The results of COMPASS could potentially be used to determine the orientation of other balloon payloads on future flights if the data analysis is successful. COMPASS also included an array of cameras used to image the Sun, and this kind of system could be useful for an eclipse balloon payload. The results of the COMPASS data in the context of potential eclipse ballooning experiments will be presented at the AGU Fall Meeting in December 2021. As for my senior thesis research, the blocker I am working on will be used to block high-intensity reaction products from nuclear reactions. It will then be installed at the Enge split pole spectrograph at Florida State University, and this will contribute to the spectrograph being fully functional again.
What made you interested in joining the student ballooning program?
I became interested in the student ballooning program when my friend sent me the informational flyer about it and I saw the kinds of skills that I would learn such as soldering, electronics assembly, and microcontroller programming. Since she was joining and I wanted to get more research experience, I joined as well.
How have you balanced your research priorities with your other activities?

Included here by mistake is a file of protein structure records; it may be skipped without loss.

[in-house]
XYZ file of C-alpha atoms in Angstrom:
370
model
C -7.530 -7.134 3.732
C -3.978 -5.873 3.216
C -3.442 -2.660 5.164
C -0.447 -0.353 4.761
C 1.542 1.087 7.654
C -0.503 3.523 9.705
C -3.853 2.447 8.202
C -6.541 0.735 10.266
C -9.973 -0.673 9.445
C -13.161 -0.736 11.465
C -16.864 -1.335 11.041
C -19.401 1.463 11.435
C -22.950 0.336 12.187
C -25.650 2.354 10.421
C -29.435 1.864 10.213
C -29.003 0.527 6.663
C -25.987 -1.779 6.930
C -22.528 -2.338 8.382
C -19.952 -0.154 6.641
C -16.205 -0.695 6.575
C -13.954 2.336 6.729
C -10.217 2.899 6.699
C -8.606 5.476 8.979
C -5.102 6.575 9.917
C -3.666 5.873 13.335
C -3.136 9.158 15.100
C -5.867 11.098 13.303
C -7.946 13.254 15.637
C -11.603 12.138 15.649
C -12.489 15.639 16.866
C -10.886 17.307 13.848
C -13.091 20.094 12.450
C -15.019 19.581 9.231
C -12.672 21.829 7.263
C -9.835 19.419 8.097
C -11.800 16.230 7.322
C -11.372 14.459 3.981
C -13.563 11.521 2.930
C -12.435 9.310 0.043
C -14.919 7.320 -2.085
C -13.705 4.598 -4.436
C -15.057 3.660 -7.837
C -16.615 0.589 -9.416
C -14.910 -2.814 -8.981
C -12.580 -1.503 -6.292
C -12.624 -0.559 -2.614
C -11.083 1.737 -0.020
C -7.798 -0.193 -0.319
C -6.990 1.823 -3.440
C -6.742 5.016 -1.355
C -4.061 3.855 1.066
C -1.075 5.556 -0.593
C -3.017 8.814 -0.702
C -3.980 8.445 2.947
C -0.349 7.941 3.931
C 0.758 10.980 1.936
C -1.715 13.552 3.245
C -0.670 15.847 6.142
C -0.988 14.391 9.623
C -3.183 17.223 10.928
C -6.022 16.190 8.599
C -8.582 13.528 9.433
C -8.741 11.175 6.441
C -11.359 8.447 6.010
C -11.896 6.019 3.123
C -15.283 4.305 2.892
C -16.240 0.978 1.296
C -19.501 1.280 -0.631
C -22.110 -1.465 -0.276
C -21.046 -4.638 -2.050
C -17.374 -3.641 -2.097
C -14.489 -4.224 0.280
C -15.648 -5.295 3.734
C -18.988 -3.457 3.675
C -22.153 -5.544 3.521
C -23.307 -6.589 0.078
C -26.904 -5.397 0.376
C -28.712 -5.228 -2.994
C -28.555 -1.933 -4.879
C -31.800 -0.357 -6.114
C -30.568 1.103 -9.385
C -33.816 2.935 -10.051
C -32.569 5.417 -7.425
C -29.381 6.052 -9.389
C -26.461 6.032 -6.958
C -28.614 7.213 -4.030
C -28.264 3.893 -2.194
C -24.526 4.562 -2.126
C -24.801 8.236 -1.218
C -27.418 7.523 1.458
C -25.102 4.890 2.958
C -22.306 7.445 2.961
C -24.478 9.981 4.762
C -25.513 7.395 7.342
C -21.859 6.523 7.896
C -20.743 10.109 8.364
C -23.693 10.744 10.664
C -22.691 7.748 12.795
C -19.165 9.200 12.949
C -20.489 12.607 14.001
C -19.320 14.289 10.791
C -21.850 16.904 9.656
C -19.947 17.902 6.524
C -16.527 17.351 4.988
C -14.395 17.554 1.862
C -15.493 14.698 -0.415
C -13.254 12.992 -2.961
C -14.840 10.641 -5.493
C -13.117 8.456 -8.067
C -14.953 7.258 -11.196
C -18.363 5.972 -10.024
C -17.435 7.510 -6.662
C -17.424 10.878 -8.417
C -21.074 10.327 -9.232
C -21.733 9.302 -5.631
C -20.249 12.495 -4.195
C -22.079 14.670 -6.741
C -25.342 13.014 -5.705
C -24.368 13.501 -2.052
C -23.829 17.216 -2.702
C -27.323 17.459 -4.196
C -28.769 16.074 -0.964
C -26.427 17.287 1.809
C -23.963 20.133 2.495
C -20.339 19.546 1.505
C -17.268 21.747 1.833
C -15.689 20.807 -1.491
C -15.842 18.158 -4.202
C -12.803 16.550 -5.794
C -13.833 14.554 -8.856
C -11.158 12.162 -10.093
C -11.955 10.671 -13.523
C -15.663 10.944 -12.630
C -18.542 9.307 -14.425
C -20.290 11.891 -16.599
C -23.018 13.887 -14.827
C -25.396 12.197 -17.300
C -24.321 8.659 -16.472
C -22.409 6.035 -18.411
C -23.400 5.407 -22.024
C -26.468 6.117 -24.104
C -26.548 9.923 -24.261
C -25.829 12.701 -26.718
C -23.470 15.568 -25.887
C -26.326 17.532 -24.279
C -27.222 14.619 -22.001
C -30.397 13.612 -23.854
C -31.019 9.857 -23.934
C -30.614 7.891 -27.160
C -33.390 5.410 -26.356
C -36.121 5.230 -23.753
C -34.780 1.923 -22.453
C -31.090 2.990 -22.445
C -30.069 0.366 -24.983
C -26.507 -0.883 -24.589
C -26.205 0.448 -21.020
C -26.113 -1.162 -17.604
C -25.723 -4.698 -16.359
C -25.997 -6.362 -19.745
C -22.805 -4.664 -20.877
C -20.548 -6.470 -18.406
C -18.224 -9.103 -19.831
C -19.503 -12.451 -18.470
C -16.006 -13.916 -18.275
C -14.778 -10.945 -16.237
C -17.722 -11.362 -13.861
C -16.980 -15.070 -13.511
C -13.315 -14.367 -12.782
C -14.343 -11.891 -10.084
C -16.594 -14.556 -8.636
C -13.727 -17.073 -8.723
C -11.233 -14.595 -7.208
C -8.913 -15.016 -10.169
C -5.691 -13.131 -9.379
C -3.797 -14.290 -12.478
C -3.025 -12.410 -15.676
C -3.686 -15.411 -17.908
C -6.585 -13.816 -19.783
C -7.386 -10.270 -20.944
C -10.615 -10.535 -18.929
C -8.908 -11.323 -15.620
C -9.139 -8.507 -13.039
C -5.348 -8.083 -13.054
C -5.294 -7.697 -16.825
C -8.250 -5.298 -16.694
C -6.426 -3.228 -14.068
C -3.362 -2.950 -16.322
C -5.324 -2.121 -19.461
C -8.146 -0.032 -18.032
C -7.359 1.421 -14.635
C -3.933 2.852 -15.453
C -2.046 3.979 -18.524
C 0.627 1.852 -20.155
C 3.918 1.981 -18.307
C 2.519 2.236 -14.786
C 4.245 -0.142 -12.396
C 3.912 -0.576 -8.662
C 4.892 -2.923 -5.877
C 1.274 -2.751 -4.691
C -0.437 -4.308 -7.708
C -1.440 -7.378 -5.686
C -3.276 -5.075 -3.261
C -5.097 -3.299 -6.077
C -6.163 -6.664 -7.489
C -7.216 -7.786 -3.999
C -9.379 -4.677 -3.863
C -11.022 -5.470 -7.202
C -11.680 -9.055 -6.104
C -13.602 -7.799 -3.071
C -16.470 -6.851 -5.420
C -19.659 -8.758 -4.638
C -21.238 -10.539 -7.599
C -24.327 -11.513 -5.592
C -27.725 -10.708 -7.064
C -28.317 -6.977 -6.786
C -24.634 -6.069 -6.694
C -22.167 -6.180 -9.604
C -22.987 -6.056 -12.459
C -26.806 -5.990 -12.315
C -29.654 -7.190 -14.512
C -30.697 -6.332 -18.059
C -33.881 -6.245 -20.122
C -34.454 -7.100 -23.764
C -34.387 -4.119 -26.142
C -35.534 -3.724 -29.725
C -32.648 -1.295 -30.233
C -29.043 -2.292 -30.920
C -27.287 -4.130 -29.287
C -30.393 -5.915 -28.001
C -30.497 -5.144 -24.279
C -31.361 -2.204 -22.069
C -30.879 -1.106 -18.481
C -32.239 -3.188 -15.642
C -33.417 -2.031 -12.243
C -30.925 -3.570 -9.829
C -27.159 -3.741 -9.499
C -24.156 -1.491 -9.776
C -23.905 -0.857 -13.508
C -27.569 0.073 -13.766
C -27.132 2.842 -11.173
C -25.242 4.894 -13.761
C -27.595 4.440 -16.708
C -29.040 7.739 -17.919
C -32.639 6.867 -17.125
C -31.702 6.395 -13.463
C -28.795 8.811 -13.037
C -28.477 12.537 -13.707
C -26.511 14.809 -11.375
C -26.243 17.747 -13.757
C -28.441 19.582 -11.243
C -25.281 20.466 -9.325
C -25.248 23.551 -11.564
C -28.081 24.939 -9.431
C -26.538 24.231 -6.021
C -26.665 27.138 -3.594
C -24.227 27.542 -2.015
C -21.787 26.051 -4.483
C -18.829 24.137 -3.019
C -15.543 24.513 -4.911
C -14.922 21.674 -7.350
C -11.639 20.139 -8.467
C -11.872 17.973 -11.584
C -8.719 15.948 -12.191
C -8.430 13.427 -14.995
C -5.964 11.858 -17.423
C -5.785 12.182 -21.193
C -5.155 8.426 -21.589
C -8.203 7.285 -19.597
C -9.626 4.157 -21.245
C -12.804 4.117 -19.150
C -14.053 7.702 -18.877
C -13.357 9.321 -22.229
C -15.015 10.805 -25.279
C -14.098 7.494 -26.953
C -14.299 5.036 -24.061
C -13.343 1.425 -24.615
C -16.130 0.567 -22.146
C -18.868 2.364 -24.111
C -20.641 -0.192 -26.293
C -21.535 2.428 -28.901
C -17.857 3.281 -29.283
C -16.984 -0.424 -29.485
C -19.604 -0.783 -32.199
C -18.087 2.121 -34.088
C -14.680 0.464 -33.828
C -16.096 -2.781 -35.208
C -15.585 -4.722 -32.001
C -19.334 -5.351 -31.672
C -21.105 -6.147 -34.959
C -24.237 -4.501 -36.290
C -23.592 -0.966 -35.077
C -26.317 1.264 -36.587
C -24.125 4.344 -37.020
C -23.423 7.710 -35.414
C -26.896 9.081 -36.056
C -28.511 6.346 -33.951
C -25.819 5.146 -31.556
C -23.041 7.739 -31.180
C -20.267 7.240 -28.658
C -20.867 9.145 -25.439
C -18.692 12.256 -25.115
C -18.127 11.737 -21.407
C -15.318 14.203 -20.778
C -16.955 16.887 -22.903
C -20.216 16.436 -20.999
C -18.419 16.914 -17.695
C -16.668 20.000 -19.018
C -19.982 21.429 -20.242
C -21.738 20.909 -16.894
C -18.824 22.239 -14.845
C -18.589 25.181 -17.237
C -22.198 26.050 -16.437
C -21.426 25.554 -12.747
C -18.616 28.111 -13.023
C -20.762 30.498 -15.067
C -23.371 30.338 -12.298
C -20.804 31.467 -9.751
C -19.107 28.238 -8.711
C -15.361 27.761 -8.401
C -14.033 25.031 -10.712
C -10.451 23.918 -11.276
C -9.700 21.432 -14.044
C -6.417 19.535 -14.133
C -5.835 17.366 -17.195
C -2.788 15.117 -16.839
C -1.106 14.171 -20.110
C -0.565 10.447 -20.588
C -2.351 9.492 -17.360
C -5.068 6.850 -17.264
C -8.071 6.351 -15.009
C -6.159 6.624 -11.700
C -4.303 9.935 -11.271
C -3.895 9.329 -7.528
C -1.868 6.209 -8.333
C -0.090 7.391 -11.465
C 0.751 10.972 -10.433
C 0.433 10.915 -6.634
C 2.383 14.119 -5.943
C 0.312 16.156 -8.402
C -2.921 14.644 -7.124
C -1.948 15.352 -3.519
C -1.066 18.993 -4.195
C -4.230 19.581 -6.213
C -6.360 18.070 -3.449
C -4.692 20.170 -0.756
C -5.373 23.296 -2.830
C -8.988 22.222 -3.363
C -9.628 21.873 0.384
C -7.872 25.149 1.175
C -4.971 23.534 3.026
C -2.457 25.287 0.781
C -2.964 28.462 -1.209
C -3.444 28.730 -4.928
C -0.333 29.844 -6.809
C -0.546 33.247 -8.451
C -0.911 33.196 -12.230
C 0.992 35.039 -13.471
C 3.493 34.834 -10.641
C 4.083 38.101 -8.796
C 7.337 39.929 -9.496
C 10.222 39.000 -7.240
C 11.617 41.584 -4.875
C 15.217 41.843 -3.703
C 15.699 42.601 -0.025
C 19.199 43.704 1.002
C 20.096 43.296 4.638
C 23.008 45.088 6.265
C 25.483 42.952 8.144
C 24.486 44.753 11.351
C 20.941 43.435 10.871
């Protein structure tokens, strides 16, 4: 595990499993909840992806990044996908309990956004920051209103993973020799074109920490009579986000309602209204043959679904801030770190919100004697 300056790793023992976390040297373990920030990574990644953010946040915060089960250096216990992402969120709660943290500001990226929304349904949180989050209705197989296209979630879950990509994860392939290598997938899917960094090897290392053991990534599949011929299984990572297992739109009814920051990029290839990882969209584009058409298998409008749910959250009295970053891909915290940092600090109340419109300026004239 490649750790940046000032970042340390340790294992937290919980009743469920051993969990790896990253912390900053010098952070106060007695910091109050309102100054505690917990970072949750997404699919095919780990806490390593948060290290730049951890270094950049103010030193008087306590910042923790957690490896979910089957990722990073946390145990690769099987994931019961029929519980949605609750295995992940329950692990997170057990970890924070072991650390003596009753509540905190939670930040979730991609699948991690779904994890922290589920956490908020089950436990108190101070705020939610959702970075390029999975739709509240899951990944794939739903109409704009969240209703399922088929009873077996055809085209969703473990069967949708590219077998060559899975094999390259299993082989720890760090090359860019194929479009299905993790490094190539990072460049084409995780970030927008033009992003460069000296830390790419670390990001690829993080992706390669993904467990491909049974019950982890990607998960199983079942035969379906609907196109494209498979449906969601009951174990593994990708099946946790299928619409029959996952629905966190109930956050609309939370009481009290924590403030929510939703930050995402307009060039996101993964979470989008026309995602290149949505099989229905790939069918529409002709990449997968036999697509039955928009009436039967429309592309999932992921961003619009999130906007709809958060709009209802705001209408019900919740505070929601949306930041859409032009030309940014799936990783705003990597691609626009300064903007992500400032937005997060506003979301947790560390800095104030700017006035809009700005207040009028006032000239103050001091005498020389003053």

It’s definitely difficult to balance research, school, and my mental health, but I try to balance everything by recognizing when I need breaks. If continuing to work on a problem is not productive anymore, I make myself take a break so I can refocus on the problem later. I also try to make very general weekly plans for myself so that I don’t forget to set aside time for everything I need to accomplish during the week.
You will be presenting ‘A Compact, Low-Cost Balloon Flight Attitude Orientation System’ at the AGU Conference in New Orleans, What do you look to gain from the Conference experience?
I hope to learn more about how research is presented, and I hope to learn about the other types of research going on in non-space science fields. I also would like to be able to gain experience talking and networking with other people involved in academia at other institutions.
Do you have any faculty mentors? If so, how have they helped you along your academic journey?
Dr. Guzik has been my faculty mentor for the student ballooning program for the past three years. He has helped me on my academic and research journey by always pushing me to do my best work and to never settle for anything less. He has also helped my team by guiding our research and keeping us focused on the end goal of our projects. Aaron Ryan also works with the ballooning group at LSU, and he has always been very patient in helping my team and me with a lot of the technical aspects of our ballooning projects. Dr. Deibel is my faculty mentor for my thesis research, and she has helped me get started with this project over this semester. She has also given me a lot of very valuable advice for applying to graduate schools. I’m very grateful to all of my faculty mentors for their time and support in my academic journey.
What are your future/long-term plans? (career, academic goals)
I’m currently in the process of applying to physics PhD programs. After (hopefully) getting a PhD, I would love to continue doing research as either faculty at a university or staff at a national lab.
Contact: Mimi LaValle
LSU Physics & Astronomy